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Falling markets are an occasion for re-evaluating goals

October 13, 2008

As the markets tumble more and more people who work in the financial industry are feeling not only anxiety but also genuine hurt and disillusionment that the industry that they have poured their energy into and based their lives upon, has turned out to be so insubstantial and hollow. This crisis is for many an “emperor’s new clothes” moment – a sudden realisation that the ambitions and obligations that kept them at their desks at all hours are figments of a collective illusion which is now dissipating. What is left? The banal answer that offers more comfort than any bail-out package – family, friends, time spent on pursuits that draw on the riches of imagination.

Oct. 12–As the fi nancial crisis rocks Wall Street, executives and traders there are being rocked as well, with some turning to alcohol and drugs and others just walking away from the profession and even from New York, a psychologist who treats them said.

“They are extremely stressed and what’s fascinating is some of them are hurt,” said Dr. Harris Stratyner, regional vice president for the New York Recovery Center of Caron Treatment Centers, the addiction-treatment agency based near Wernersville.

Stratyner, an associate professor at the Mount Sinai School of Medicine, counts among his patients traders, executives and founding partners of some of the biggest Wall Street fi rms.

“They’re saying to themselves, ‘We started all of these things and we were always held in high esteem and now everyone is talking about us like we’re a joke,'” he said.

“Some of the younger ones are using drugs and alcohol,” he said. “Cocaine and alcohol are starting to raise their heads again, marijuana as well.

“Some are looking at changing their life around, cutting their losses and moving to other areas. One man I know always wanted to be a chef and he is looking at moving away and opening a diner. A lot of them — in the work they are doing with me — are looking at the reality of their lives and what life is all about.”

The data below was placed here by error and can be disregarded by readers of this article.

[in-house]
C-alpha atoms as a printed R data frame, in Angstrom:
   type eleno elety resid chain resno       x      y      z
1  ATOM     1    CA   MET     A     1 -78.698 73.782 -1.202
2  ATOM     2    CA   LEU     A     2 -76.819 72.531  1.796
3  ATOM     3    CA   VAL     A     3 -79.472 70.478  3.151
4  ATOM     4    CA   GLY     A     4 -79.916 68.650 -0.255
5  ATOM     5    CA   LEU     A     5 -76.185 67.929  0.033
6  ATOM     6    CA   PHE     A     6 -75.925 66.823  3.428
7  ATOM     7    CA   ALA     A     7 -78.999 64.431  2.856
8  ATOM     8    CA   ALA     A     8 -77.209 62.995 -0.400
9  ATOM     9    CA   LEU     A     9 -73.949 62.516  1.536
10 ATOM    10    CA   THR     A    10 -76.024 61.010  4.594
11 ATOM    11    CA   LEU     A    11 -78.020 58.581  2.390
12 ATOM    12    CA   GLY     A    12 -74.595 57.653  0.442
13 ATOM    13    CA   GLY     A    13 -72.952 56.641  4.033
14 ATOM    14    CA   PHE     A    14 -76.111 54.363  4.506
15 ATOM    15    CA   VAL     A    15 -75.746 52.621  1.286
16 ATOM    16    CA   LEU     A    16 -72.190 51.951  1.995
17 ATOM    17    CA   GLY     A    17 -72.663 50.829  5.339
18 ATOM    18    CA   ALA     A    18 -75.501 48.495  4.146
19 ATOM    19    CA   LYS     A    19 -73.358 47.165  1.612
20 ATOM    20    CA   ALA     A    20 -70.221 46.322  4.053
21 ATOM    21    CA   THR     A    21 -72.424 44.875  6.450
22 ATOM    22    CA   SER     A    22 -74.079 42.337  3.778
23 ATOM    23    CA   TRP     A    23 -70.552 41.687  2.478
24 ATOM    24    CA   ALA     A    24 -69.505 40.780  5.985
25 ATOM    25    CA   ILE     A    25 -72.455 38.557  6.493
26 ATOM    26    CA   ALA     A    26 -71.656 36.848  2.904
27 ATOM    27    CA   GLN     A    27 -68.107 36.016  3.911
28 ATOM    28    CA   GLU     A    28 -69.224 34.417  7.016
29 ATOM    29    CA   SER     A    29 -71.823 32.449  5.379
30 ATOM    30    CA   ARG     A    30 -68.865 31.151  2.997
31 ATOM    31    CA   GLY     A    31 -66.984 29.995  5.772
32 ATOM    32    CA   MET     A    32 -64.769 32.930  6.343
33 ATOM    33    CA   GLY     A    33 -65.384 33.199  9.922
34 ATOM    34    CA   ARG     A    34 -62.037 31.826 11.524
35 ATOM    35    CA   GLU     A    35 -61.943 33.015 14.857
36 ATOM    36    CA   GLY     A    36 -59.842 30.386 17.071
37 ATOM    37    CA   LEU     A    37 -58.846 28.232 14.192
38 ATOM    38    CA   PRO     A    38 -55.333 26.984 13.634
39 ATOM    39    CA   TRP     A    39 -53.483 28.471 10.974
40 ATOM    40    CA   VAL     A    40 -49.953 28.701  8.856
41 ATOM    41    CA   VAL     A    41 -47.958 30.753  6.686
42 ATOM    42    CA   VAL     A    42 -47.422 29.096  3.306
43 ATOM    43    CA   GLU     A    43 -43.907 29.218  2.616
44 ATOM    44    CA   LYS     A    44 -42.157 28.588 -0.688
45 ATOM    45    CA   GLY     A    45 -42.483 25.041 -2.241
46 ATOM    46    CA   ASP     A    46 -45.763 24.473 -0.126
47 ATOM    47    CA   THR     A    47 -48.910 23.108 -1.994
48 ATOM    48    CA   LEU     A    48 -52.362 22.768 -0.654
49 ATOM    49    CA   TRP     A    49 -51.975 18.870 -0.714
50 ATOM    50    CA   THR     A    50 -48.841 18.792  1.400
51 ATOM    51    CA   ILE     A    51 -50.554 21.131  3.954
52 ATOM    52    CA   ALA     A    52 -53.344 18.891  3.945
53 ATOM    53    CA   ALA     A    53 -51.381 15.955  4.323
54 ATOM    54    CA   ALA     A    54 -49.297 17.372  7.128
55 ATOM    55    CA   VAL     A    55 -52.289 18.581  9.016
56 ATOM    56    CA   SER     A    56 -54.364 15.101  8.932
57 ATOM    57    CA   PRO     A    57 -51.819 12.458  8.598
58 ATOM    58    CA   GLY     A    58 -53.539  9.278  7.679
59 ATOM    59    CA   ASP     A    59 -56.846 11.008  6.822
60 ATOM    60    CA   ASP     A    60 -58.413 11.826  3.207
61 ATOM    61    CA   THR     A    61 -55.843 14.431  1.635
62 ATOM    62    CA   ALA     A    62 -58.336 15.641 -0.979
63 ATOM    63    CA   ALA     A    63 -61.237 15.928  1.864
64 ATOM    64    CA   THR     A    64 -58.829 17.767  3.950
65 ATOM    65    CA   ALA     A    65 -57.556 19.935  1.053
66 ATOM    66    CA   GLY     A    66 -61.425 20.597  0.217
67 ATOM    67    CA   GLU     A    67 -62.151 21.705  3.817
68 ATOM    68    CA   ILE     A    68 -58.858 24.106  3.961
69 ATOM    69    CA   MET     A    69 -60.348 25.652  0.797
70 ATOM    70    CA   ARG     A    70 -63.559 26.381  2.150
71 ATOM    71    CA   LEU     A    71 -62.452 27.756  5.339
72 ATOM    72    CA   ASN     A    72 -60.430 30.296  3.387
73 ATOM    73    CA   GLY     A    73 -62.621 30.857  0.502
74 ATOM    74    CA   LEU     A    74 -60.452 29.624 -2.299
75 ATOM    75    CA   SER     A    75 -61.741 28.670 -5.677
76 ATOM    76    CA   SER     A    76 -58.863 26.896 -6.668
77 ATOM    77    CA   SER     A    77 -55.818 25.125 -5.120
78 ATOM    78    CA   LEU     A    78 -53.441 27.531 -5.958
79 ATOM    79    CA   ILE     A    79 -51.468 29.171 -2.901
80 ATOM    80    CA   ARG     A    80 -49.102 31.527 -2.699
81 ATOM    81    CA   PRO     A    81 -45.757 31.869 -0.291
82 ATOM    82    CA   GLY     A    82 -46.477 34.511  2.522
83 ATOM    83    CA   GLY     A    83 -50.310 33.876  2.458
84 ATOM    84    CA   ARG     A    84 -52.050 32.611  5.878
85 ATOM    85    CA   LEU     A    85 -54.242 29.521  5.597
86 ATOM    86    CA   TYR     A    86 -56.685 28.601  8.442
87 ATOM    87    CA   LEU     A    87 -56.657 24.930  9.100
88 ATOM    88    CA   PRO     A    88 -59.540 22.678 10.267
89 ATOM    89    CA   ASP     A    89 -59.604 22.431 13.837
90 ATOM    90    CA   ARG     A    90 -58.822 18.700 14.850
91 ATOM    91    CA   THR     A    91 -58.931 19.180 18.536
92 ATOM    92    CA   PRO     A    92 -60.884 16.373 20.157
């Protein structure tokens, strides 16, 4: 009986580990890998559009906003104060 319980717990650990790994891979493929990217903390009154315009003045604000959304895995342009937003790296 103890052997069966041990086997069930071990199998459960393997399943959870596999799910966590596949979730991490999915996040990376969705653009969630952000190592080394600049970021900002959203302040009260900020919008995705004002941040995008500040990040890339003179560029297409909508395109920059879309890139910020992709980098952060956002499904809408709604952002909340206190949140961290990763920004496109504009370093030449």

The stress on Wall Street is much the same as the stress around the rest of the country, where 80 percent of Americans say the economy is a signifi — cant cause of stress, up from 66 percent in April, according to a study released last week by the American Psychological Association.

The study said people are more irritable and angry and are more likely to feel fatigue, have headaches and drink alcohol.

“People’s emotional and physical health is more vulnerable, given the high levels of stress in our country right now,” said Dr. Katherine Nordal, the association’s executive director.

She recommended not paying attention to what she calls doom-and-gloom hype.

People stressed about the economy can spend time with their children, attend church and share meals with family, Stratyner recommended.

Stratyner, 53, said he’s lost invested money lately, too, but he’s not stressed about it.

“I really do stop in the morning, take a deep breath and look at the chipmunks and see the trees changing colors and say to myself things like, ‘This is reminiscent of Halloween when I was 9 years old,'” he said. “Just take it one day at a time.”

via | Market fall takes a toll on traders


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